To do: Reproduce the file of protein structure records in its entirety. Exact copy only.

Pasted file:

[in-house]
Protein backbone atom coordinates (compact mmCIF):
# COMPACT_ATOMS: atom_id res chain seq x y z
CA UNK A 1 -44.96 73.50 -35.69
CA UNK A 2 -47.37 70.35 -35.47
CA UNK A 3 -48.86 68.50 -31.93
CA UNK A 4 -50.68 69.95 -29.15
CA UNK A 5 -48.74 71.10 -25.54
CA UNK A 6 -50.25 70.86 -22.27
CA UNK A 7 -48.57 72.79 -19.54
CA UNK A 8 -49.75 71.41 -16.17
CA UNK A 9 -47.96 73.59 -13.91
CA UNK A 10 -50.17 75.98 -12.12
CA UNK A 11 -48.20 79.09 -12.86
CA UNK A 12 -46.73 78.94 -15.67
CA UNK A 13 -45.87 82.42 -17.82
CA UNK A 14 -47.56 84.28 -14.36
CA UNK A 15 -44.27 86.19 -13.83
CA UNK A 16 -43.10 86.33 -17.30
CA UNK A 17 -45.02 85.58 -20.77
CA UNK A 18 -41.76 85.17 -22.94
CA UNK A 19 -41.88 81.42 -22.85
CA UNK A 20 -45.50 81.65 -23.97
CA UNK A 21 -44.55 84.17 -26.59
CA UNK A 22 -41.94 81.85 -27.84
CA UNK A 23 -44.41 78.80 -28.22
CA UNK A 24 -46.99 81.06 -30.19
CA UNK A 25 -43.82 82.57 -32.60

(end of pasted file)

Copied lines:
[in-house]
Protein backbone atom coordinates (compact mmCIF):
# COMPACT_ATOMS: atom_id res chain seq x y z
CA UNK A 1 -44.96 73.50 -35.69
CA UNK A 2 -47.37 70.35 -35.47
CA UNK A 3 -48.86 68.50 -31.93
CA UNK A 4 -50.68 69.95 -29.15
CA UNK A 5 -48.74 71.10 -25.54
CA UNK A 6 -50.25 70.86 -22.27
CA UNK A 7 -48.57 72.79 -19.54
CA UNK A 8 -49.75 71.41 -16.17
CA UNK A 9 -47.96 73.59 -13.91
CA UNK A 10 -50.17 75.98 -12.12
CA UNK A 11 -48.20 79.09 -12.86
CA UNK A 12 -46.73 78.94 -15.67
CA UNK A 13 -45.87 82.42 -17.82
CA UNK A 14 -47.56 84.28 -14.36
CA UNK A 15 -44.27 86.19 -13.83
CA UNK A 16 -43.10 86.33 -17.30
CA UNK A 17 -45.02 85.58 -20.77
CA UNK A 18 -41.76 85.17 -22.94
CA UNK A 19 -41.88 81.42 -22.85
CA UNK A 20 -45.50 81.65 -23.97
CA UNK A 21 -44.55 84.17 -26.59
CA UNK A 22 -41.94 81.85 -27.84
CA UNK A 23 -44.41 78.80 -28.22
CA UNK A 24 -46.99 81.06 -30.19
CA UNK A 25 -43.82 82.57 -32.60